It was a hot—at least for the city—day in the Tenderloin as five dancers from Flyaway Productions plunged off the UC Hastings parking garage on Golden Gate Avenue at noon, gliding, tumbling, and pirouetting in midair. It was the first mid-day performance of "Multiple Mary and Invisible Jane," Flyaway's new aerial dance piece that suspends their crew high above the city streets for 30 minutes of death-defying footwork.
The dancer are tethered to the roof as they perform across the side of the building, sometimes walking Spider-Man style straight up and sometimes shimmying along ropes and suspended props. When we first looked into Flyaway's vertical rig-and-jig routine as part of the Fall Arts package in our September issue, the midair ballet sounded cool but we didn't quite grasp what that had to do with homeless women, the way the artists said it did. We were assured that once we saw the final product it would make more sense.
In fairness, it does: testimonials from homeless and formerly homeless San Francisco women (including one Barbara Coleman, who now lives across the street and can see the dancers from her window) are mixed into the original score, and certain moments, like the sight of women literally left dangling as a woman's voice reflects on her eviction, strike a chord. We'd be lying if we didn't admit that some of this stuff went over our heads, but it's still a spectacle.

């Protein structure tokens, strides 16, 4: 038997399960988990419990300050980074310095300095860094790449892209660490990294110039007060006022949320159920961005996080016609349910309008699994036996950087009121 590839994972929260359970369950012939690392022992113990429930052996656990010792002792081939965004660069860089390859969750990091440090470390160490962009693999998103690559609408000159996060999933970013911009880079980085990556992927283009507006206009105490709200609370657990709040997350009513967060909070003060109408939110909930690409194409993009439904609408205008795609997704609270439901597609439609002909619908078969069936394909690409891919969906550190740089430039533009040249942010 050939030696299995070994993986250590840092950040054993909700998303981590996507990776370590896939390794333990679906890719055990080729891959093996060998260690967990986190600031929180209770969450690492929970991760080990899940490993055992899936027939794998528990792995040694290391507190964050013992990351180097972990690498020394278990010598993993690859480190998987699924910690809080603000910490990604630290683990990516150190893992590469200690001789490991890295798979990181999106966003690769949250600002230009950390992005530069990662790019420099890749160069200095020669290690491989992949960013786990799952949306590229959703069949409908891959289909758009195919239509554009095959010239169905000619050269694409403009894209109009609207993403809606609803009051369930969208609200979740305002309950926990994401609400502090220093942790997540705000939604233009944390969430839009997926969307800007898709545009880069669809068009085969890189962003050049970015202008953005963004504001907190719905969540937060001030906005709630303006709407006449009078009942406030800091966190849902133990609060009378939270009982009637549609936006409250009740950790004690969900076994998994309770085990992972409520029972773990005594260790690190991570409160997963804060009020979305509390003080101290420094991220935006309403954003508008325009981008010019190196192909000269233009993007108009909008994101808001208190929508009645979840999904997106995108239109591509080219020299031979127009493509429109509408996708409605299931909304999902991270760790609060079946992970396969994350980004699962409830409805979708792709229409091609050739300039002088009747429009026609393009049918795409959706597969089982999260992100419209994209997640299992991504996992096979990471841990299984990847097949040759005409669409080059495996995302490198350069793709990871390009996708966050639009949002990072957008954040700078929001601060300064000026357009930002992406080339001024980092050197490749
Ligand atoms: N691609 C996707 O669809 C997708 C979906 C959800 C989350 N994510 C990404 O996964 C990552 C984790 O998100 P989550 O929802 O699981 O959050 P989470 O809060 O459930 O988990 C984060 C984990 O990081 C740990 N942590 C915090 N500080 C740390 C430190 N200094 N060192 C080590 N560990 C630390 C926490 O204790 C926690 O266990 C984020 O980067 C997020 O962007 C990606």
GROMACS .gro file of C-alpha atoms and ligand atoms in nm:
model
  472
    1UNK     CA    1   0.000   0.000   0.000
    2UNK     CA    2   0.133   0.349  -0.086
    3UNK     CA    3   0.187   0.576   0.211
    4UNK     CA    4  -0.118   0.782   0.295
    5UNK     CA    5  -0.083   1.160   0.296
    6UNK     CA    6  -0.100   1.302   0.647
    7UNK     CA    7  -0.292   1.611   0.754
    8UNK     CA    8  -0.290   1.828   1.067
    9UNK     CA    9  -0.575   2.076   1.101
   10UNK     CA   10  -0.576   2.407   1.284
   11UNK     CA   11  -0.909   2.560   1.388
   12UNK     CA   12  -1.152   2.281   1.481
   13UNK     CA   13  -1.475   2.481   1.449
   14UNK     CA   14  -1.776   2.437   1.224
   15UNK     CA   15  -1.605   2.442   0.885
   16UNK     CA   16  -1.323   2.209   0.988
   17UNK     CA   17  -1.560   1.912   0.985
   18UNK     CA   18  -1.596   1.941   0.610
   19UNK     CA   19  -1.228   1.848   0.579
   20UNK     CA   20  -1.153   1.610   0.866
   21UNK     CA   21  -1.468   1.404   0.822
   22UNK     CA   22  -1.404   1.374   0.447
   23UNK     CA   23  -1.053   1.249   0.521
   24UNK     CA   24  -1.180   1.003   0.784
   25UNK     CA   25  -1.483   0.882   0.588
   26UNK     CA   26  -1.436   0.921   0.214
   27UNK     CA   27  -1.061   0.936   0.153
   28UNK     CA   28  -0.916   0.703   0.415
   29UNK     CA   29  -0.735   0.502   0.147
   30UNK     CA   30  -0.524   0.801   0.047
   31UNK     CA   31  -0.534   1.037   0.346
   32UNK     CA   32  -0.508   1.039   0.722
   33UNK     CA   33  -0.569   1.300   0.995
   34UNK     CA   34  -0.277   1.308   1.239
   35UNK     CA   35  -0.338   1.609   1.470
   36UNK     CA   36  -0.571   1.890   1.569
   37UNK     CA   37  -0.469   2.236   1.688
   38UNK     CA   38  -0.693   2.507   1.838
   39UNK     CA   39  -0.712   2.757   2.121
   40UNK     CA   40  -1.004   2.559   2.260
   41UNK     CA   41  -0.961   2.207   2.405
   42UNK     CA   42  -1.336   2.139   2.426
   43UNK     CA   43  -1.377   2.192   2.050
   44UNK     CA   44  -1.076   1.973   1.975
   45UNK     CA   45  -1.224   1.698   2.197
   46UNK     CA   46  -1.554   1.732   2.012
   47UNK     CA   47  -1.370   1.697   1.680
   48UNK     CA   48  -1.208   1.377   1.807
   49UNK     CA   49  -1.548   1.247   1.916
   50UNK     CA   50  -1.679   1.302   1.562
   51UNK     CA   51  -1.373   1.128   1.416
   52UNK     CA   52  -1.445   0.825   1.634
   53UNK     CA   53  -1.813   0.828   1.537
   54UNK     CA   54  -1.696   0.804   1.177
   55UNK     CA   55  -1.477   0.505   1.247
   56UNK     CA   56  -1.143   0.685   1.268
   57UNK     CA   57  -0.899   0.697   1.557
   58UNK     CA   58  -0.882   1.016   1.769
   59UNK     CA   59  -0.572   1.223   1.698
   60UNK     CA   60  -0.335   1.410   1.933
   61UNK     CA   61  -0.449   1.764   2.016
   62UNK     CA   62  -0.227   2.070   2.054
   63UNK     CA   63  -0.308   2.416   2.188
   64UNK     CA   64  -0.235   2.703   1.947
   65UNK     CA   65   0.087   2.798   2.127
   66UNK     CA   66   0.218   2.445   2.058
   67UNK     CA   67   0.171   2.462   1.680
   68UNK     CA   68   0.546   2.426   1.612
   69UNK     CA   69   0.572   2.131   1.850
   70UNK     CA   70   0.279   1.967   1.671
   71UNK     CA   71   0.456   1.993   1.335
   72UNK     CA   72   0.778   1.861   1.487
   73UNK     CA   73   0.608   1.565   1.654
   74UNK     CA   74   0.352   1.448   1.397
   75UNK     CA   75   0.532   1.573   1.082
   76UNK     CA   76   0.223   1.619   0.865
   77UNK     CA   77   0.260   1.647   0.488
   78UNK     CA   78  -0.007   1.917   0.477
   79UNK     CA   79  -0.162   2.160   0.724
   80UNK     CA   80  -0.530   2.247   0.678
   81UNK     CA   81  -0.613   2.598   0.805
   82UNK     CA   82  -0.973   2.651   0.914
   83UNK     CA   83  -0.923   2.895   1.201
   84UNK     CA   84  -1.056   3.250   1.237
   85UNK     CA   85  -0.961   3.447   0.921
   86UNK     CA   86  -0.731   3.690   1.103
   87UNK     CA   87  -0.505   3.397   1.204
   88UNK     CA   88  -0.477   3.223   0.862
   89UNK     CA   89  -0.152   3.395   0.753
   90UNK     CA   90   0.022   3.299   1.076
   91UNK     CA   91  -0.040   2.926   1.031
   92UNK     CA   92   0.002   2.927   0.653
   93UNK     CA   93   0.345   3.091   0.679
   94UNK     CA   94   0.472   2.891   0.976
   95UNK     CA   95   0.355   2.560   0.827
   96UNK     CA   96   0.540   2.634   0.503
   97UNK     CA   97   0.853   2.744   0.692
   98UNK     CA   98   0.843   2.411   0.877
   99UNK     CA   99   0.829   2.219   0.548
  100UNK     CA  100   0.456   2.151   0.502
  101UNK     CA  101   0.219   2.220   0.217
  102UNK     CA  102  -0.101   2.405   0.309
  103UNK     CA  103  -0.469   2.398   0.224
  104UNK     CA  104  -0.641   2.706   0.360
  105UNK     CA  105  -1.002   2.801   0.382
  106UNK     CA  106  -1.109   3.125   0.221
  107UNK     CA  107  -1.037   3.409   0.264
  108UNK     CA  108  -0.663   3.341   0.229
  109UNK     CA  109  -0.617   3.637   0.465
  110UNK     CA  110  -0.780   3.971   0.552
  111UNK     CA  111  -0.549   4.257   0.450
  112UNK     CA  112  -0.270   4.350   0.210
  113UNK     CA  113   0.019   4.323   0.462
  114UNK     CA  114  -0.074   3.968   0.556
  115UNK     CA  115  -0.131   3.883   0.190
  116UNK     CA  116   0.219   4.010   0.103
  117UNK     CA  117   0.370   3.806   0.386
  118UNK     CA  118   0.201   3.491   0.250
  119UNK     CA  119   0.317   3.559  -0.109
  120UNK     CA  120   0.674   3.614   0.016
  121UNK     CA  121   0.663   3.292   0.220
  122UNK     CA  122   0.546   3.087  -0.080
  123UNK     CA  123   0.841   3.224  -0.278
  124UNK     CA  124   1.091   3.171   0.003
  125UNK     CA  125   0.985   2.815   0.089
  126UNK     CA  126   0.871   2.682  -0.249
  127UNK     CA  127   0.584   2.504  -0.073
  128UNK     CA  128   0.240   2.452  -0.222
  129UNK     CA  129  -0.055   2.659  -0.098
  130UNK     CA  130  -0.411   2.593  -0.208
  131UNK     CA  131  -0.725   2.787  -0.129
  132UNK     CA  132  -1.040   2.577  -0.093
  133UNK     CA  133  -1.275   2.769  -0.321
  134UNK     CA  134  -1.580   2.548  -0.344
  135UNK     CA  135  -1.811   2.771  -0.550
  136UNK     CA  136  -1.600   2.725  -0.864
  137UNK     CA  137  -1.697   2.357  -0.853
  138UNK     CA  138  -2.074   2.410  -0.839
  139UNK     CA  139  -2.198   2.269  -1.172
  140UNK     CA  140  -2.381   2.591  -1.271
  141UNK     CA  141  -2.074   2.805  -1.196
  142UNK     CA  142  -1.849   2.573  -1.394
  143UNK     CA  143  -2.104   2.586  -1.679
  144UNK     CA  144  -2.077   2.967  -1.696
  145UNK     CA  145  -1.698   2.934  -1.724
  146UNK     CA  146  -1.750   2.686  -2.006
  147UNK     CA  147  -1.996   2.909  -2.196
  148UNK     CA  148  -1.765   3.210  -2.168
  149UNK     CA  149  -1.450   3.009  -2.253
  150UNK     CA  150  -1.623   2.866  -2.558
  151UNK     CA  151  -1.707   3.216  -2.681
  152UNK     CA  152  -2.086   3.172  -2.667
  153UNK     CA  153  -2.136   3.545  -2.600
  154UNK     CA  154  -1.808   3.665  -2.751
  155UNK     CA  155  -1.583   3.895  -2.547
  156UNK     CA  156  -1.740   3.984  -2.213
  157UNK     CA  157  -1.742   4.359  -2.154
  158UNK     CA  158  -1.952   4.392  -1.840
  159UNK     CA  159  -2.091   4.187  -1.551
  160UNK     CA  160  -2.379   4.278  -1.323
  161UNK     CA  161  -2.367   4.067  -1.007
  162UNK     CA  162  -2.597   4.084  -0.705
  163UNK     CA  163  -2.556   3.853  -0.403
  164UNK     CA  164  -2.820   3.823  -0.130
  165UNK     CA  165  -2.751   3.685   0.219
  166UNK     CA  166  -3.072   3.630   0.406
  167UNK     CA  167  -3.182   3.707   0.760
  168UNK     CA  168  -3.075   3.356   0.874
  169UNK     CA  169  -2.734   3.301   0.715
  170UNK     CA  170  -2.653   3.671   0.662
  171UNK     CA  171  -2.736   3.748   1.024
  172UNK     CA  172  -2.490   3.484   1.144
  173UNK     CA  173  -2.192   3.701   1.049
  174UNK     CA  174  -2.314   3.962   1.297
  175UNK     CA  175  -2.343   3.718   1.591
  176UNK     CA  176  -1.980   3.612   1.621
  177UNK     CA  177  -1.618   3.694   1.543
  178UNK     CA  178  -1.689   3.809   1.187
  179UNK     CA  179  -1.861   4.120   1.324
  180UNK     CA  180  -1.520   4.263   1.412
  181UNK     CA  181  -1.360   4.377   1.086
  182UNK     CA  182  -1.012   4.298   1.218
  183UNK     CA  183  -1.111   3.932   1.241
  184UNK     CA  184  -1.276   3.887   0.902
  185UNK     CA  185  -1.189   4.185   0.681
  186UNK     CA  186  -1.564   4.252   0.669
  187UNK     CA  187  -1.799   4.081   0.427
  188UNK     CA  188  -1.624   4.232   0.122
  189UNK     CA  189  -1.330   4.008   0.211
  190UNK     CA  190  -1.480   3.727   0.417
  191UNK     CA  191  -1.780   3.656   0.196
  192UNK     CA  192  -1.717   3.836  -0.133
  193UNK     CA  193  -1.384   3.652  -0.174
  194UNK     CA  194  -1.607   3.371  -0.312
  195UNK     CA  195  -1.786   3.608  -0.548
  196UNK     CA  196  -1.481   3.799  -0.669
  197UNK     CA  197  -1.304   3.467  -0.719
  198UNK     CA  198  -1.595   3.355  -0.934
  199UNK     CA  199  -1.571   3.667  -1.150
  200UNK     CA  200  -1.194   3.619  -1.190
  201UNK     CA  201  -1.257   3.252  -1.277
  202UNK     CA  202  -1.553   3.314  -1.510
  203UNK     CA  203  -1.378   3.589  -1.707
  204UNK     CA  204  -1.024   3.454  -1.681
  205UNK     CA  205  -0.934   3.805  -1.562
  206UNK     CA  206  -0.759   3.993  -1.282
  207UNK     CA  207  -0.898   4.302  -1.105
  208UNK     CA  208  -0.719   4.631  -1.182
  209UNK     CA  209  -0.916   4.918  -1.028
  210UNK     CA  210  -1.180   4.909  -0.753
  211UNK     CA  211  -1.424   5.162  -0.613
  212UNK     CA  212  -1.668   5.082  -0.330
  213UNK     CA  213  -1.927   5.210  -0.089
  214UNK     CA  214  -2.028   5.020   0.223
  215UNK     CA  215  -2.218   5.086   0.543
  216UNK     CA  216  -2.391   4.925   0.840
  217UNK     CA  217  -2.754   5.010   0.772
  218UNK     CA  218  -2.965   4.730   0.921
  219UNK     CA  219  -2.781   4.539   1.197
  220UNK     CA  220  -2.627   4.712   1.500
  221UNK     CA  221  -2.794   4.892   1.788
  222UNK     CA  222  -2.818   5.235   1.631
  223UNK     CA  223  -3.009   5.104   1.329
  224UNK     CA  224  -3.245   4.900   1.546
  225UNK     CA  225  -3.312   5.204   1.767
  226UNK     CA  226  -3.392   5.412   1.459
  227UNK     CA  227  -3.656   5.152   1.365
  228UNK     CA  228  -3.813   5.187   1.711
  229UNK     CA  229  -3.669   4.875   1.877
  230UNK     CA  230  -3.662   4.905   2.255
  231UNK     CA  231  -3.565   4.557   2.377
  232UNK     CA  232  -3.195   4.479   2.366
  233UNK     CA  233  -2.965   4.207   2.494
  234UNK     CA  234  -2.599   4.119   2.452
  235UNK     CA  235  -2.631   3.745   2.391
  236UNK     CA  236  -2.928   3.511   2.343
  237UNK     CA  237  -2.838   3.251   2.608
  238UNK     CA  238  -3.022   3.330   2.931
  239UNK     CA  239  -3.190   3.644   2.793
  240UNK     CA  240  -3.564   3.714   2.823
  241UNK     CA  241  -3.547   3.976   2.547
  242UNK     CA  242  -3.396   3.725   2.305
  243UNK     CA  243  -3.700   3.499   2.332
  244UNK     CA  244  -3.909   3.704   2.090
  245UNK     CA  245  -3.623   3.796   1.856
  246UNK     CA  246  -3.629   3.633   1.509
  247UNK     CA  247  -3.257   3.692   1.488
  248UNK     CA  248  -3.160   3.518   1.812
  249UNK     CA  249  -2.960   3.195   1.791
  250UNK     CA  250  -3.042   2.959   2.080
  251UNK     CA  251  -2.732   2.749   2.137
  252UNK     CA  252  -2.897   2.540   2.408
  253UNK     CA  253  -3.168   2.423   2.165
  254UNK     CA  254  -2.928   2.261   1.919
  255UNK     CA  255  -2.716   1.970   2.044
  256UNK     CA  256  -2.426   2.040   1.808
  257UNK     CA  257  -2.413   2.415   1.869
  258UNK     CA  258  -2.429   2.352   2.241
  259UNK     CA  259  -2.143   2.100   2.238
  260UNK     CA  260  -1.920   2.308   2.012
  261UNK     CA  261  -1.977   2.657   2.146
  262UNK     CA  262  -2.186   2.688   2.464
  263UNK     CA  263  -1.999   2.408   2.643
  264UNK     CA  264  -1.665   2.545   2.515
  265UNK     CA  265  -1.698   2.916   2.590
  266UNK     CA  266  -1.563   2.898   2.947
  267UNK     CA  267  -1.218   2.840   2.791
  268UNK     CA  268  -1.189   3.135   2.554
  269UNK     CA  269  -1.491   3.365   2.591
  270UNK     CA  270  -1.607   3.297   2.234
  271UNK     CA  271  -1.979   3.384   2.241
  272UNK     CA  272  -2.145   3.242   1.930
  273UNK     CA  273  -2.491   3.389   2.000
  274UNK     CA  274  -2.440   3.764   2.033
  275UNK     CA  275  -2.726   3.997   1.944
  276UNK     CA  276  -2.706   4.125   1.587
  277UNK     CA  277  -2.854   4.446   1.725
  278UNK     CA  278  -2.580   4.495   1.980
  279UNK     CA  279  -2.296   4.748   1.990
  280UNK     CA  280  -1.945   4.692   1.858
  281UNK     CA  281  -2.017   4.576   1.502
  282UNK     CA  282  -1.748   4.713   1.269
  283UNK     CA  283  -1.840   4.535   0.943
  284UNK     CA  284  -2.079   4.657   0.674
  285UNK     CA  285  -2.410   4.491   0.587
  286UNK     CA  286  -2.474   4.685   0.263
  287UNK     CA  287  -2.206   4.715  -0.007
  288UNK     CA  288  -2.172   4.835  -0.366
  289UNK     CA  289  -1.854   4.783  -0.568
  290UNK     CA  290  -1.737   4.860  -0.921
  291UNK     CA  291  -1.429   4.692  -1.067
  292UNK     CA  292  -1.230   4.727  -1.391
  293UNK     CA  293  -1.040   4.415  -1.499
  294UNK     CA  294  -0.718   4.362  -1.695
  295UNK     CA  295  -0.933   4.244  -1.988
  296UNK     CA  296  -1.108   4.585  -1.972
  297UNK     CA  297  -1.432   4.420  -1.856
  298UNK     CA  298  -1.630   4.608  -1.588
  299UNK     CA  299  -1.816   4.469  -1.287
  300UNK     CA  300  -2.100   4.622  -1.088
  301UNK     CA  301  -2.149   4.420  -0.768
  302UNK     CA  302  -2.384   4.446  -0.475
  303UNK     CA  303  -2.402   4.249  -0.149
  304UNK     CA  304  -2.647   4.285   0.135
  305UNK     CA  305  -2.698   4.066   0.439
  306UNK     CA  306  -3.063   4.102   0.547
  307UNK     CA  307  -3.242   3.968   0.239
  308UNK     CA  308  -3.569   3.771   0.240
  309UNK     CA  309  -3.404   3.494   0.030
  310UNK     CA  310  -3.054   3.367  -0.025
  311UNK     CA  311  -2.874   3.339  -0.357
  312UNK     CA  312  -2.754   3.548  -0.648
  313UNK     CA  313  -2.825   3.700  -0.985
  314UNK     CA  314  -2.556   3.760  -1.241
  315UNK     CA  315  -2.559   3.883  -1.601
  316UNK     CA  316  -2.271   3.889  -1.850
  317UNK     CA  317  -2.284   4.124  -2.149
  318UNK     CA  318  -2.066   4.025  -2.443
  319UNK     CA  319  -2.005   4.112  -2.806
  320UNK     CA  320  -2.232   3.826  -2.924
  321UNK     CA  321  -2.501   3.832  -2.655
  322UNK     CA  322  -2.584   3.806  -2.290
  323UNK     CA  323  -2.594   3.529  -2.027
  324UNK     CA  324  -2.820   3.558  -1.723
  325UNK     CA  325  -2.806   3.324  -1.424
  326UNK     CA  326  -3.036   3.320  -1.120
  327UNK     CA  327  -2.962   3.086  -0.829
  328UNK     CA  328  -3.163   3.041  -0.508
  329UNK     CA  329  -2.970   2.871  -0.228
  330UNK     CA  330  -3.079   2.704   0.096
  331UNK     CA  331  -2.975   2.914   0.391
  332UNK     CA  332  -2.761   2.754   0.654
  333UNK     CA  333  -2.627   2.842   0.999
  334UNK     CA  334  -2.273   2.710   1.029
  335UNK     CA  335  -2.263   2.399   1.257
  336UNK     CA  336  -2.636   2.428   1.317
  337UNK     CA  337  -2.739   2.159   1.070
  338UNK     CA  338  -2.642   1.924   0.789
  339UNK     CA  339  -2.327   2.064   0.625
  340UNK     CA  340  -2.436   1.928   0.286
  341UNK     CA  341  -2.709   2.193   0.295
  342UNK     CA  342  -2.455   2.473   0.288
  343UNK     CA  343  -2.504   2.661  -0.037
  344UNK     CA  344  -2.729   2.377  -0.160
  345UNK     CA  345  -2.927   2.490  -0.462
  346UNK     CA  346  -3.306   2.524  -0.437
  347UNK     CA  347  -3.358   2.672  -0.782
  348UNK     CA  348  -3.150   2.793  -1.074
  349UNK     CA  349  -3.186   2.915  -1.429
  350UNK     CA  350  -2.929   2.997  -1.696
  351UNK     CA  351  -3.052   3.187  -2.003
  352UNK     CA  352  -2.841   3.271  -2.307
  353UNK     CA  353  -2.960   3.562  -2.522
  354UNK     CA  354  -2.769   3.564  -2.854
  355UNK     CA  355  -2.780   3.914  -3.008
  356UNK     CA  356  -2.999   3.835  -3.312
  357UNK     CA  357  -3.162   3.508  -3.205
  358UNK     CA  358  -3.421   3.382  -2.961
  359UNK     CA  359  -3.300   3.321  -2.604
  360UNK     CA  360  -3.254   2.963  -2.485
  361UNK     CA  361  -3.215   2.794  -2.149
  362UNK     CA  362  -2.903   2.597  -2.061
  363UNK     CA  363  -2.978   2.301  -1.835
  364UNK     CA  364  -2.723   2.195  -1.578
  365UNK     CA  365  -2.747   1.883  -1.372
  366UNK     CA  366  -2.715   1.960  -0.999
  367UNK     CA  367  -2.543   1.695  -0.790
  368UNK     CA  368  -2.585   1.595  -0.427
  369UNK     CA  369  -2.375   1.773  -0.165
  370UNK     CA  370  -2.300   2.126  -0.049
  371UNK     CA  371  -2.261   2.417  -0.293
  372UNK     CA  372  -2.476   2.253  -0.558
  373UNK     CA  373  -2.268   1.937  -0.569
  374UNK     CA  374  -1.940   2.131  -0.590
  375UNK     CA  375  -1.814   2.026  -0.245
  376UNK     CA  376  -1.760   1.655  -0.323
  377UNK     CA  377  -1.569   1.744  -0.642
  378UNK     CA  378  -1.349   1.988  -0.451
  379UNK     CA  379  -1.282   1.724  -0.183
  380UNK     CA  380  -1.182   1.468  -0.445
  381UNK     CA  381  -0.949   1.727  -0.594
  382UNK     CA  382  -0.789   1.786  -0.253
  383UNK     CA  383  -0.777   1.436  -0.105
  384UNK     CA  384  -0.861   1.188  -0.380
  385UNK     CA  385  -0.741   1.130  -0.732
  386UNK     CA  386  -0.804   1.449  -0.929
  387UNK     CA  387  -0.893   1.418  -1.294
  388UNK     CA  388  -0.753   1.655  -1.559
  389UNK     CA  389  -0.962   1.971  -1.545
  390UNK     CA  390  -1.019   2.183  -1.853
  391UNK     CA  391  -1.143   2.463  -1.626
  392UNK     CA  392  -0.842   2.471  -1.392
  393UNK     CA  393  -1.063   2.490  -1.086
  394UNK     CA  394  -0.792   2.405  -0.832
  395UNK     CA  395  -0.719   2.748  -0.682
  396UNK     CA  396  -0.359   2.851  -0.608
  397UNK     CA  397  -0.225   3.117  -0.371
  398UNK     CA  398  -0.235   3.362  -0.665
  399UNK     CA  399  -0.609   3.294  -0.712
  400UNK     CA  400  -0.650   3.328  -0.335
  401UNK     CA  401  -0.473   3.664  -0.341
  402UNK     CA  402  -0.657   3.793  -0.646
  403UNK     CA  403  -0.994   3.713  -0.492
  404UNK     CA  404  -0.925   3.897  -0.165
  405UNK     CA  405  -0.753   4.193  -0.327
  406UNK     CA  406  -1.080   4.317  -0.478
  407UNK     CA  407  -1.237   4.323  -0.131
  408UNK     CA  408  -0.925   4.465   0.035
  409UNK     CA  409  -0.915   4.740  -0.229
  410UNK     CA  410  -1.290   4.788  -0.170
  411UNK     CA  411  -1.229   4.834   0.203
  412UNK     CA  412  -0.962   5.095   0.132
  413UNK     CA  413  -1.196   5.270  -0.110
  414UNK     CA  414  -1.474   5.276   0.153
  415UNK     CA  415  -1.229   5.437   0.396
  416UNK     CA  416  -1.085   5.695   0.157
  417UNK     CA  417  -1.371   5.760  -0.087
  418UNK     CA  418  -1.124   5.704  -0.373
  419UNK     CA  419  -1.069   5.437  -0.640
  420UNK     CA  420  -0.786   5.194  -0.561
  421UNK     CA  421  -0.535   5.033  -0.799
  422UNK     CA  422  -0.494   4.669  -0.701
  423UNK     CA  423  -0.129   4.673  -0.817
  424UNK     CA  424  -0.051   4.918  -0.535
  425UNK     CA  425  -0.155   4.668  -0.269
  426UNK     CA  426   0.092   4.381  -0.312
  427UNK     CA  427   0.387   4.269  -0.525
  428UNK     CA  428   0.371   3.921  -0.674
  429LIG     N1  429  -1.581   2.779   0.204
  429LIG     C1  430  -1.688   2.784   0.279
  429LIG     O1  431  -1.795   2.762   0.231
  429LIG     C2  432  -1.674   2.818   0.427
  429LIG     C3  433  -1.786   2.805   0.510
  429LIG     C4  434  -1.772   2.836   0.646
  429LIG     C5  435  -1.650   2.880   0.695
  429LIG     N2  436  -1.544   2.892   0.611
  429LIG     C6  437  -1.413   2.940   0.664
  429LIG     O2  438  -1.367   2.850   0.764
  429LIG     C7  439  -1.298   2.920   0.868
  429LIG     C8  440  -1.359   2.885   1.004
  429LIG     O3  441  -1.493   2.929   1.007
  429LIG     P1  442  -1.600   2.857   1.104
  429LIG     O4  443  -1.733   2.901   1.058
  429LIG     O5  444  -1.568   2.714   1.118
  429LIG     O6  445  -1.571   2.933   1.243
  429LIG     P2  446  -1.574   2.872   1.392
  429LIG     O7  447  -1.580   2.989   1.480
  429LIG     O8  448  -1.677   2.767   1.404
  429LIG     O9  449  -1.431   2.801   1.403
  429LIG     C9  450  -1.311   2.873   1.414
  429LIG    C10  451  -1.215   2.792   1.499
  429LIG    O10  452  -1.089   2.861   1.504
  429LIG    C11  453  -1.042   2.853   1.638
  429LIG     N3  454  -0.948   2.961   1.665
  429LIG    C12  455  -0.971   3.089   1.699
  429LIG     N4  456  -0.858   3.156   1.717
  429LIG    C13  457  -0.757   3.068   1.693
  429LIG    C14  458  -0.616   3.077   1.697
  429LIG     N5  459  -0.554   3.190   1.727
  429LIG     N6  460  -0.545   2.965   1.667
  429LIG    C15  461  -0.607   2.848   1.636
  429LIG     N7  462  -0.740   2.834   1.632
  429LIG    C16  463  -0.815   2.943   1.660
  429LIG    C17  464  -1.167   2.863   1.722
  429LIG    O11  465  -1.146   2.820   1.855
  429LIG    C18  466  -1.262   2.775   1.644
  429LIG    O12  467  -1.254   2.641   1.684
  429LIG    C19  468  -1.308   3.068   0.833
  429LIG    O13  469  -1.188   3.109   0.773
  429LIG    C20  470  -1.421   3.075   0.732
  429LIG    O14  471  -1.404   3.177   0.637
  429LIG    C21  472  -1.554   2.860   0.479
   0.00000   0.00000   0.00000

Spectators seemed amazed, but opinions varied on how effective it was as social commentary. Anne Marx, who works in the state building a few blocks down, said that, "Some parts were more effective than others. It was best when they just tried to sweep us up the whole thing." Longtime Flyaway fan Rick (no last name given) says, "Sure they were on-message," and praised artistic director Jo Kreiter for picking that particular block, between Hyde and Larkin, (though he admits it made him think twice about hitting up a night performance). Vance Lear, an arts photographer who dropped in to prep for shots for later, seemed impressed with the commentary. "I was homeless here for eight years myself, so I know what it's like. They warehouse you and give you just enough healthcare not to drop dead in public."
The dancers vary from relative newbies in their first year of aerial performance to seasoned hands (or feet, as it were). Asked what it was like taking a dive for their art, everyone had their own take. "I love heights, roller coasters, anything that makes me go ooh," says Laura Ellis, while her dancing partner Esther Wrobel admitted that "You're always aware of your own morality," when you're on the wire. "The first time I climbed over that ledge I was terrified," says Alayna Stroud, a veteran of Cirque Du Soleil. "But it's surprising how normal it all becomes,"
"Multiple Mary and Flyaway Jane" is free to the public, with one more noon matinee tomorrow and night shows (8 PM and 9 PM) through Saturday.